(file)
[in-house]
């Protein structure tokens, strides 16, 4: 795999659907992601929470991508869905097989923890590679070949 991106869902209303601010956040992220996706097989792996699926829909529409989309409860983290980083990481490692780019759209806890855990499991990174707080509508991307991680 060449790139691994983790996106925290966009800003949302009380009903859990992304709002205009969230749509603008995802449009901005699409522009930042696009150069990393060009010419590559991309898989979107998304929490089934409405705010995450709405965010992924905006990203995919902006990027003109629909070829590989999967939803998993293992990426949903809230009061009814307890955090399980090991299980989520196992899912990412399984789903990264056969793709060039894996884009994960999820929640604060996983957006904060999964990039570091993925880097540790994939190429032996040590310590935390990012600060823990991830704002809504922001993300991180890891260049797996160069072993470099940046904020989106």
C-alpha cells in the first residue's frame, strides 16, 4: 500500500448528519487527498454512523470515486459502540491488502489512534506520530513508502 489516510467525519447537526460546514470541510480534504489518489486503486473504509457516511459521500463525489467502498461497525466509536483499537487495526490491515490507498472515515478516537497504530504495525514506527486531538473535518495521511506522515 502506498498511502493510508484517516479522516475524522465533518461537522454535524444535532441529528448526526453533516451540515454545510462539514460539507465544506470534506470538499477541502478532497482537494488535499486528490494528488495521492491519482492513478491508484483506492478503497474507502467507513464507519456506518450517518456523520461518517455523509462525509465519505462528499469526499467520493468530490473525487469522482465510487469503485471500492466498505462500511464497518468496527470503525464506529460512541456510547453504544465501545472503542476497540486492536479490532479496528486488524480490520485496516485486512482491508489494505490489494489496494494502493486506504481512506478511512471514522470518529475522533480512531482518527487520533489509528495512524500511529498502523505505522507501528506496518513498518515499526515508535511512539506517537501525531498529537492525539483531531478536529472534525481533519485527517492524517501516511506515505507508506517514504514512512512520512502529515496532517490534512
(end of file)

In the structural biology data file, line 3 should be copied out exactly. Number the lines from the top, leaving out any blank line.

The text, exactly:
C-alpha cells in the first residue's frame, strides 16, 4: 500500500448528519487527498454512523470515486459502540491488502489512534506520530513508502 489516510467525519447537526460546514470541510480534504489518489486503486473504509457516511459521500463525489467502498461497525466509536483499537487495526490491515490507498472515515478516537497504530504495525514506527486531538473535518495521511506522515 502506498498511502493510508484517516479522516475524522465533518461537522454535524444535532441529528448526526453533516451540515454545510462539514460539507465544506470534506470538499477541502478532497482537494488535499486528490494528488495521492491519482492513478491508484483506492478503497474507502467507513464507519456506518450517518456523520461518517455523509462525509465519505462528499469526499467520493468530490473525487469522482465510487469503485471500492466498505462500511464497518468496527470503525464506529460512541456510547453504544465501545472503542476497540486492536479490532479496528486488524480490520485496516485486512482491508489494505490489494489496494494502493486506504481512506478511512471514522470518529475522533480512531482518527487520533489509528495512524500511529498502523505505522507501528506496518513498518515499526515508535511512539506517537501525531498529537492525539483531531478536529472534525481533519485527517492524517501516511506515505507508506517514504514512512512520512502529515496532517490534512